New Hampshire Poverty Rate Declines, but Many Latinos Still Struggle

Hugo Balta

Stacker ranked all states and Washington D.C. based on the percentage of their populations below the federal poverty threshold. Data comes from the U.S. Census Bureau’s 2018 American Community five-year estimates.

report from the Urban Institute this month estimated that 29.3 million people in the U.S. are living in poverty, resulting in a national poverty rate of 9.2 percent. For Hispanics-Latinos, it is estimated to be 13.7 percent.

New Hampshire continues to boast the lowest state poverty rate in the country, but the good news is not shared by all in the Granite State. Hispanics-Latinos live (and are driving the population growth) in four of the 10 poorest cities.

New Hampshire came in at #51 in the Stacker list with a population below the poverty line at 102,352 (7.9% of the state population).

  • Children ages 0-17 in poverty: 26,189 (10.2% of all children)
  • Race/ethnicity poverty demographics:
    • Hispanics/Latinos: 8,180 (17.8% of Hispanics/Latinos in New Hampshire)
    • Asian American: 3,476 (10.1% of Asian Americans in New Hampshire)
    • Black Americans: 3,626 (19.8% of Black Americans in New Hampshire)
    • Native Americans/Alaskans: 258 (13.1% of Native Americans/Alaskans in New Hampshire)
    • White Americans: 84,797 (7.2% of all White Americans in New Hampshire)

Having the lowest state poverty rate masks the situation for many residents who are weighed down by New Hampshire’s high housing costs and struggle to pay for necessities, according to local fiscal experts. According to a report by Barron News Shield, job growth in the state has been concentrated in low-paying sectors of health care, accommodation, and food services.

U.S. poverty rates also reveal a disturbing racial gap, with people of color who are more likely to be poor than white Americans, according to the Kaiser Family Foundation. Hispanics-Latinos continue to be overrepresented among the population in poverty. They made up 18.3 percent of the total population in 2017 but accounted for 27.2 percent of the population in poverty.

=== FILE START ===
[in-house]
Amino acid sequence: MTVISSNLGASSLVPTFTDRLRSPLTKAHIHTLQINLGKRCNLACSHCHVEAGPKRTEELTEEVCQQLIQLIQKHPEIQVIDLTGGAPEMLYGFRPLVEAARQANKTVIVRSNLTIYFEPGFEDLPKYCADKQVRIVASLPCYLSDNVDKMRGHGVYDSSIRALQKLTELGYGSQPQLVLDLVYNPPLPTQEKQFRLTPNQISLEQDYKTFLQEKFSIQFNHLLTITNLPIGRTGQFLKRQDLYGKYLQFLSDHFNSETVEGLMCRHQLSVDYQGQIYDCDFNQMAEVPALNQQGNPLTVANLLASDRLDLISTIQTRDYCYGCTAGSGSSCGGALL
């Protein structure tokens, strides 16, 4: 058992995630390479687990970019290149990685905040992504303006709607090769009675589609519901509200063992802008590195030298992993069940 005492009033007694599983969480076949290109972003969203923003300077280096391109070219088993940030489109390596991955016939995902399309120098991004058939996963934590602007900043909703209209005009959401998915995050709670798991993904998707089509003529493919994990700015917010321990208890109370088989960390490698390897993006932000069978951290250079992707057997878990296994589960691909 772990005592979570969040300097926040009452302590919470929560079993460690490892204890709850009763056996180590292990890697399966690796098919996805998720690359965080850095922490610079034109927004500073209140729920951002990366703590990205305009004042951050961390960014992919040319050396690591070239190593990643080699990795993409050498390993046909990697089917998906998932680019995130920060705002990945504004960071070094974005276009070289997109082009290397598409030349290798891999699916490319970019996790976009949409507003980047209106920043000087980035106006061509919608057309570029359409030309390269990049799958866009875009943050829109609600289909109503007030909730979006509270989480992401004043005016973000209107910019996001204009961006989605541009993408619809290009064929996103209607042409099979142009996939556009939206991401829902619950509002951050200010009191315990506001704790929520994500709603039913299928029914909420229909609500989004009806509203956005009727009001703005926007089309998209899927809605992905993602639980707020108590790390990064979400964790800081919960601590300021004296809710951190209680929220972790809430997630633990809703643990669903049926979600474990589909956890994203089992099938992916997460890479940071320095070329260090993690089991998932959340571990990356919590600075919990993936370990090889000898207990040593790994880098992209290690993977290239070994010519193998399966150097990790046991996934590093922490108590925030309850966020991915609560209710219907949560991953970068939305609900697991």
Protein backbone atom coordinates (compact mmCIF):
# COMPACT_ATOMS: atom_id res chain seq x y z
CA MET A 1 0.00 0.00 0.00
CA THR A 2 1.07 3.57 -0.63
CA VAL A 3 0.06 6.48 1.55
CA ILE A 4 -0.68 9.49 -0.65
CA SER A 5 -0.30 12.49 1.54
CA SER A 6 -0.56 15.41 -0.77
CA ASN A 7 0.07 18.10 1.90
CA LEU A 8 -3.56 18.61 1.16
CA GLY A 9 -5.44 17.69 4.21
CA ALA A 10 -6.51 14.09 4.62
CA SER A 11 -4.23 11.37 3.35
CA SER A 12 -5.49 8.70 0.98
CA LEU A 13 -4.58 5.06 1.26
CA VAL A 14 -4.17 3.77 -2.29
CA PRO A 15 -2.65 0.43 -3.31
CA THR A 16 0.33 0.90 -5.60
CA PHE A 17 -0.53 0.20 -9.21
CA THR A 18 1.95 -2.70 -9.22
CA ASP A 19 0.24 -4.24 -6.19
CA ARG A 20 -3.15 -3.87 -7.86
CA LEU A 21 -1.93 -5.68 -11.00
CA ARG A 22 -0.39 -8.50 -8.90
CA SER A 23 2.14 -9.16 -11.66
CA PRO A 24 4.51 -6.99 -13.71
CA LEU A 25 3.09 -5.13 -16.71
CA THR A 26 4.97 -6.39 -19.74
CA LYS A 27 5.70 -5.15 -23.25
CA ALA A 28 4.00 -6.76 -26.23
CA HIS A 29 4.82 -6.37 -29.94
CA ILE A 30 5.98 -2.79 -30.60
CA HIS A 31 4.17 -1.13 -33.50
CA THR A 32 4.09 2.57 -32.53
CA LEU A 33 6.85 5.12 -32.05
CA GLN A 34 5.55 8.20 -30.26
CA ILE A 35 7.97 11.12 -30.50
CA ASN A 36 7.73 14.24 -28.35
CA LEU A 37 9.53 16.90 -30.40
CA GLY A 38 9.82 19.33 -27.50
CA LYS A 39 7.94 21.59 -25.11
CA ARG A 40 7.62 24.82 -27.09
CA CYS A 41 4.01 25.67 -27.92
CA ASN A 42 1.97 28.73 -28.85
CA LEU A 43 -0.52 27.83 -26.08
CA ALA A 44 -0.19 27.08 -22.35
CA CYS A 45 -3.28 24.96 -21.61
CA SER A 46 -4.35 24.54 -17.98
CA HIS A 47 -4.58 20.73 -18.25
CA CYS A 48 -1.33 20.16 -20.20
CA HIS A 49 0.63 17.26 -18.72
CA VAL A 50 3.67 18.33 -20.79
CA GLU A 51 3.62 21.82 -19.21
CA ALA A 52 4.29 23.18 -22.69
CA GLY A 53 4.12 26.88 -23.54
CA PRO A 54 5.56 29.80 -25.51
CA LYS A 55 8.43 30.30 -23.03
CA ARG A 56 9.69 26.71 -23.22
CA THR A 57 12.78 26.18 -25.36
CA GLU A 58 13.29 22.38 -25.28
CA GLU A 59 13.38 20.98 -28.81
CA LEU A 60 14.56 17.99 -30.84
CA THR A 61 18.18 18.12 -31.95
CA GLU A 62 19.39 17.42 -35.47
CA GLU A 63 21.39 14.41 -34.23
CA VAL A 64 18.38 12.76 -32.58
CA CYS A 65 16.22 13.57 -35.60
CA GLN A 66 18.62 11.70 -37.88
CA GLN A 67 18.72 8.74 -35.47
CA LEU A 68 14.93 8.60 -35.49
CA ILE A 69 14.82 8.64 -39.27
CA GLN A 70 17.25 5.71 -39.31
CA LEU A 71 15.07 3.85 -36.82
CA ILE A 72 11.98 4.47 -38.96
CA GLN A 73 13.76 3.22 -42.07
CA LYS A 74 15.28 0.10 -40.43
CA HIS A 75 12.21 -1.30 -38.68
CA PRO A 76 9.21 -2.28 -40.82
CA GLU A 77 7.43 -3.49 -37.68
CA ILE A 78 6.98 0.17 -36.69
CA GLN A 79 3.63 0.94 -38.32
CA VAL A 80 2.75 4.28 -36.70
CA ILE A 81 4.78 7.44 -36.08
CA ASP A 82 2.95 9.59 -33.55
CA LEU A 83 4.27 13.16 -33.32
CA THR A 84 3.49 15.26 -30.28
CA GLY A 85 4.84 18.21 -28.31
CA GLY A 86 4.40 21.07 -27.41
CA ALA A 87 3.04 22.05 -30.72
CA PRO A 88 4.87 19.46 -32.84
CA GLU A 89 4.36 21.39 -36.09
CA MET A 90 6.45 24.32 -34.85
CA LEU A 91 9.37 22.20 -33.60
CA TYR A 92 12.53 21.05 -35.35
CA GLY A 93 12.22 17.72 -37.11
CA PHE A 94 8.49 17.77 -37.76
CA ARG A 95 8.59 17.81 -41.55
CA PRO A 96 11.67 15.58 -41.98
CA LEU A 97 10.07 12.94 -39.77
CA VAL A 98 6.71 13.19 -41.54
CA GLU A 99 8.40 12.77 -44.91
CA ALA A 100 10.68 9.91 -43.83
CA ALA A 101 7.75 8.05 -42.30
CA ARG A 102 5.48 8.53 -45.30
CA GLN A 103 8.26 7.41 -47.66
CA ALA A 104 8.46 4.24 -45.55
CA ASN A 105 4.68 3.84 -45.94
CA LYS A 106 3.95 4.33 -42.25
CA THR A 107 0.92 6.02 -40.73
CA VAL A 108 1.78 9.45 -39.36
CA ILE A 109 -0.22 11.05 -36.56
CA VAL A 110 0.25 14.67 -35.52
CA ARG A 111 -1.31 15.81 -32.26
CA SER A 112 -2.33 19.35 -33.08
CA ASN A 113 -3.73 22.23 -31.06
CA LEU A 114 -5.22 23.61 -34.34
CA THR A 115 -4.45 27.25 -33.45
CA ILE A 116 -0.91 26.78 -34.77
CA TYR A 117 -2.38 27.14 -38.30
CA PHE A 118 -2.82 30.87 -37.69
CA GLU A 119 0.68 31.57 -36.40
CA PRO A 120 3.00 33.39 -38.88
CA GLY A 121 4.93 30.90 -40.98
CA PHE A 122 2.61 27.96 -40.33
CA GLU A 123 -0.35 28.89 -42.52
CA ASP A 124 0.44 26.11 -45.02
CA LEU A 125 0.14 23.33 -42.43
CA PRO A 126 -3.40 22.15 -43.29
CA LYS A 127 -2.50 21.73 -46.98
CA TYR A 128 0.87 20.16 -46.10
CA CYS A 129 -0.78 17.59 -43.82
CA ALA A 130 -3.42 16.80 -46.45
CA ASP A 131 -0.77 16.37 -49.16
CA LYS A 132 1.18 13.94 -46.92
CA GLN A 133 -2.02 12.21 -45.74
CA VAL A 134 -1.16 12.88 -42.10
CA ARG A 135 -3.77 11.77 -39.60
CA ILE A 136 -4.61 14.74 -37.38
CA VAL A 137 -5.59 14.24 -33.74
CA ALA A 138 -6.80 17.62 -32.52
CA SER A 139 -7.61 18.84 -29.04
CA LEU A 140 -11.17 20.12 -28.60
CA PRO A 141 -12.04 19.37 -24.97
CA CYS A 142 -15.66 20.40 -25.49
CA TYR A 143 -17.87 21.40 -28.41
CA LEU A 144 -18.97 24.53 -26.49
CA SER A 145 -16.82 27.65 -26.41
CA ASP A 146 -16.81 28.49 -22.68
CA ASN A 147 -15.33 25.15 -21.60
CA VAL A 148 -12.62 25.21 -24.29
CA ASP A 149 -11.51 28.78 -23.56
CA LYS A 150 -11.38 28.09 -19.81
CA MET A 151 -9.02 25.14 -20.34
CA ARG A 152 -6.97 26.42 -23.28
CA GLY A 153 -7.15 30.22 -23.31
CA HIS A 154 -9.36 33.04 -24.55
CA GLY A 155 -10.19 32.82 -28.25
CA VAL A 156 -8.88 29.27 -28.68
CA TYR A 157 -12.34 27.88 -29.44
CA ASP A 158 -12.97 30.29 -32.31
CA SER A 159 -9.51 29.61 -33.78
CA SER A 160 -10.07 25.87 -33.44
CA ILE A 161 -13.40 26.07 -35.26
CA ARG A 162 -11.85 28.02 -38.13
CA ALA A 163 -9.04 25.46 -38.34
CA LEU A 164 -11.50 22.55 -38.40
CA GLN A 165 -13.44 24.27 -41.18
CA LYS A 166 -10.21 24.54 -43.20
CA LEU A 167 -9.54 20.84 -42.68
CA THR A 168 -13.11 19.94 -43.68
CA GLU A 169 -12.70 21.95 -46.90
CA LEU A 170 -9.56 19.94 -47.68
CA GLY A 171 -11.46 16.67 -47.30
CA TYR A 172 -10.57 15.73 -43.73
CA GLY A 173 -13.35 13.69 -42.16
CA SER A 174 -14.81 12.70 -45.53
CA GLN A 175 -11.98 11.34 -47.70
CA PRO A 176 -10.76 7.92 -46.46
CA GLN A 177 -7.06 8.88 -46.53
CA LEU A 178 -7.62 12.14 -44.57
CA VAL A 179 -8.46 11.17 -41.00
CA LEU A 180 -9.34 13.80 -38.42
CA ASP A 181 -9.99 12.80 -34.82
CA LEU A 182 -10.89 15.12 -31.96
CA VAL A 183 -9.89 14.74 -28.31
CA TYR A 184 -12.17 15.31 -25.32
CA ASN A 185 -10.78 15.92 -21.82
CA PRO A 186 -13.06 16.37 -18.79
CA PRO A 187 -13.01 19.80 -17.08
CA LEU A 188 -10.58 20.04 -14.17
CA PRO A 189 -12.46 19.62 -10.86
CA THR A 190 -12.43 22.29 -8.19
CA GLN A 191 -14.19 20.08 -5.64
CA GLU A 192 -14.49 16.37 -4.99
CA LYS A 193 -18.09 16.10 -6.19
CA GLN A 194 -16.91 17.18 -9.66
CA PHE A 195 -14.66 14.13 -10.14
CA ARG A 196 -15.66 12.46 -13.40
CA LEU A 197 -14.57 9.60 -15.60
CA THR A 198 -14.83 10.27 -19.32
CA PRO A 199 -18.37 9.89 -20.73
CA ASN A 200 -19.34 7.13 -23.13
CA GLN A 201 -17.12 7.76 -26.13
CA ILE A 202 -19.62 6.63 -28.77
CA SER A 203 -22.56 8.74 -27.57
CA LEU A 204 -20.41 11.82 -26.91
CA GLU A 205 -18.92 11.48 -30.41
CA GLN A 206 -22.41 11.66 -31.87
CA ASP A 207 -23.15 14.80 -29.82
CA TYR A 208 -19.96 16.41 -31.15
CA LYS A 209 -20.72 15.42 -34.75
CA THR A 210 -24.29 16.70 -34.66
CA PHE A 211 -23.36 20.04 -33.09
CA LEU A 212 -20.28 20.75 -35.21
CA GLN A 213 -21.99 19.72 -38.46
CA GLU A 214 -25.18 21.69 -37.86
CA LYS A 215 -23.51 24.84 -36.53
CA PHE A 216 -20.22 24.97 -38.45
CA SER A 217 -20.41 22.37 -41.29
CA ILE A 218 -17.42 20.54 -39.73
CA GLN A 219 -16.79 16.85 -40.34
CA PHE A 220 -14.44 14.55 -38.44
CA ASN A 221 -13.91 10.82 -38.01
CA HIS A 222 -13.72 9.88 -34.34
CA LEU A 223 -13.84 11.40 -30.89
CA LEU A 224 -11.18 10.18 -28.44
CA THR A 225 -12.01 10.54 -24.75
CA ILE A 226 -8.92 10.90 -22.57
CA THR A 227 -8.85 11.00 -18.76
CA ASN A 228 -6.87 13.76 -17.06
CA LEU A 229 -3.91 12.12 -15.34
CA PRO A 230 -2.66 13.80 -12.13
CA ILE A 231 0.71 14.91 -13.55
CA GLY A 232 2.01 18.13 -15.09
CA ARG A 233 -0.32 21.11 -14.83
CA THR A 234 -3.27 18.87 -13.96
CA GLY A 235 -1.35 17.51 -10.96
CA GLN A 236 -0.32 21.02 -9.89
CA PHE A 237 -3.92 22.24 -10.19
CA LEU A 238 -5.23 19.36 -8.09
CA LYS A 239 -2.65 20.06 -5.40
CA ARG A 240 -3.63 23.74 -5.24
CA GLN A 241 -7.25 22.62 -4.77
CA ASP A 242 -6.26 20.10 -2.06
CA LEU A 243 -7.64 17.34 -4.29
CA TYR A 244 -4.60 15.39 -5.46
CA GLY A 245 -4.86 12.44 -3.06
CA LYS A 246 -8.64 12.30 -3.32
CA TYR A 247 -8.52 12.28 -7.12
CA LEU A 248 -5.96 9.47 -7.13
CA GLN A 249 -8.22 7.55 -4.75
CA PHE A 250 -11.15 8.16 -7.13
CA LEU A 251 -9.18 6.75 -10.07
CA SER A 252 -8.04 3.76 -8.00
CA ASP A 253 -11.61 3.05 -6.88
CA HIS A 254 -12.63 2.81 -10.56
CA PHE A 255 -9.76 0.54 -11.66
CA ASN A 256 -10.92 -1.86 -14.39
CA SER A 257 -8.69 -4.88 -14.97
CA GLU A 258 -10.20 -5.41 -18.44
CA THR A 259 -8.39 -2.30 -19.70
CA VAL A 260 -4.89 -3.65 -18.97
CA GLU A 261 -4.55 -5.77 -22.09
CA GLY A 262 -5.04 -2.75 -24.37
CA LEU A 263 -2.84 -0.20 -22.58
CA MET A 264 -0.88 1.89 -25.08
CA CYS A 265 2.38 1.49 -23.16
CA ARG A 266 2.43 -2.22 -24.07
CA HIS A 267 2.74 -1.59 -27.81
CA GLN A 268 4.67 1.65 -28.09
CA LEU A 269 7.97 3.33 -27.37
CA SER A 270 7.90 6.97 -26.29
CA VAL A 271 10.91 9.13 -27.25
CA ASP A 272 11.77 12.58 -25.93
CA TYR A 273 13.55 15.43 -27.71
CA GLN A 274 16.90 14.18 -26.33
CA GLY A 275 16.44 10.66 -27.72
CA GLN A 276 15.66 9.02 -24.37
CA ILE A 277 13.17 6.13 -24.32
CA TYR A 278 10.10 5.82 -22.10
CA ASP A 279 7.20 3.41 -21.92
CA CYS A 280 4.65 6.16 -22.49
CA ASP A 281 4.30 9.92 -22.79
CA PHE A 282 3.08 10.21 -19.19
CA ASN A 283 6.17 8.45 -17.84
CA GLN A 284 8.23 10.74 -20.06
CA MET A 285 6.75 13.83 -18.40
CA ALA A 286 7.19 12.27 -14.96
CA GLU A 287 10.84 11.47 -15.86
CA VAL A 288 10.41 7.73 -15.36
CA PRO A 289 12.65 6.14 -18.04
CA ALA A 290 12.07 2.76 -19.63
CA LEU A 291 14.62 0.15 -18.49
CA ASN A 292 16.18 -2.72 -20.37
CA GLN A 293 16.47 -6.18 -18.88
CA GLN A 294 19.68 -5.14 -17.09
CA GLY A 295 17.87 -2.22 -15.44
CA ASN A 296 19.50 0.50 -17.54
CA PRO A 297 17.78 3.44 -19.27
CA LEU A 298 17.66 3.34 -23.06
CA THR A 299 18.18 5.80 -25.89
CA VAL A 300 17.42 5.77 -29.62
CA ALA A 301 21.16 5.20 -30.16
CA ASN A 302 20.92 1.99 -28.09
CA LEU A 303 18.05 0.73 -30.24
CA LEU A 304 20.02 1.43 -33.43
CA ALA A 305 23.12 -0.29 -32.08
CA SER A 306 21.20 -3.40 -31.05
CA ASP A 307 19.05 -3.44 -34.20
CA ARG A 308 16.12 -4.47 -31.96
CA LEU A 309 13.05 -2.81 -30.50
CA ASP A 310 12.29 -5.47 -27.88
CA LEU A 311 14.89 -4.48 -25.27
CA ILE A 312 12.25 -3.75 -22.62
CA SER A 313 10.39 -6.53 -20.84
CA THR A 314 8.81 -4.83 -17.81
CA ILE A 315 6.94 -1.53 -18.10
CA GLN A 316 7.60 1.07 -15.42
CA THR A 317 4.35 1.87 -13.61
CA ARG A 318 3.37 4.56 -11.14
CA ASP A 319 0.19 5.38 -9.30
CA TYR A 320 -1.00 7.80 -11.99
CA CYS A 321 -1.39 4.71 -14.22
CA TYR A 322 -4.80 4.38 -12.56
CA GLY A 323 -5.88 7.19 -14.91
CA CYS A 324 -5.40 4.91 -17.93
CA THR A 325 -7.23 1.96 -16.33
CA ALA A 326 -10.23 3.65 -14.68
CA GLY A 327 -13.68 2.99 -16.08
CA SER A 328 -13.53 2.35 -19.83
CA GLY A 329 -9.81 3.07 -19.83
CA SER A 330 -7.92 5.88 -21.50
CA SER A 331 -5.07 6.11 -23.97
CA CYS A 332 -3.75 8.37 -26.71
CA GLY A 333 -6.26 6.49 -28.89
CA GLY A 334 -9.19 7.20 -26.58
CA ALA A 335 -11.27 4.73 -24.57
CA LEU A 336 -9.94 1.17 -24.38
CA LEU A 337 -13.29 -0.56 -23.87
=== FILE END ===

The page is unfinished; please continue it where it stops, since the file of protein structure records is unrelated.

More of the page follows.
RoadSnacks analyzed the newest Census data from the American Community Survey for the 27 places in New Hampshire with more than 5,000 people to determine which areas are struggling with poverty.

The ten poorest places in New Hampshire for 2020:

  1. Berlin (Photos)
  2. Durham (Photos)
  3. Newport (Photos)
  4. Manchester (Photos)
  5. Keene (Photos)
  6. Laconia (Photos)
  7. Franklin (Photos)
  8. Rochester (Photos)
  9. Claremont (Photos)
  10. Derry (Photos)

Here are the cities in new hampshire with the largest Hispanic population in 2020:

  1. Nashua (Photos)
  2. Manchester (Photos)
  3. Berlin (Photos)
  4. Lebanon (Photos)
  5. Franklin (Photos)
  6. Somersworth (Photos)
  7. Concord (Photos)
  8. Dover (Photos)
  9. Keene (Photos)
  10. Portsmouth (Photos)

New Hampshire has experienced a 36.8% increase in its Hispanic-Latino population. HomeSnacks came up with a list of cities and towns in New Hampshire with the greatest increase in its Hispanic population.

Four of the ten poorest places in New Hampshire are also in the top ten Hispanics-Latinos call home: Berlin, Manchester, Keene, Franklin.

Census Bureau estimates that 10% of New Hampshire is now a racial or ethnic group. Specifically, the Census Bureau estimates that in mid-2018, 136,000 of New Hampshire’s 1.356 million residents were either Hispanic or non-white, or both.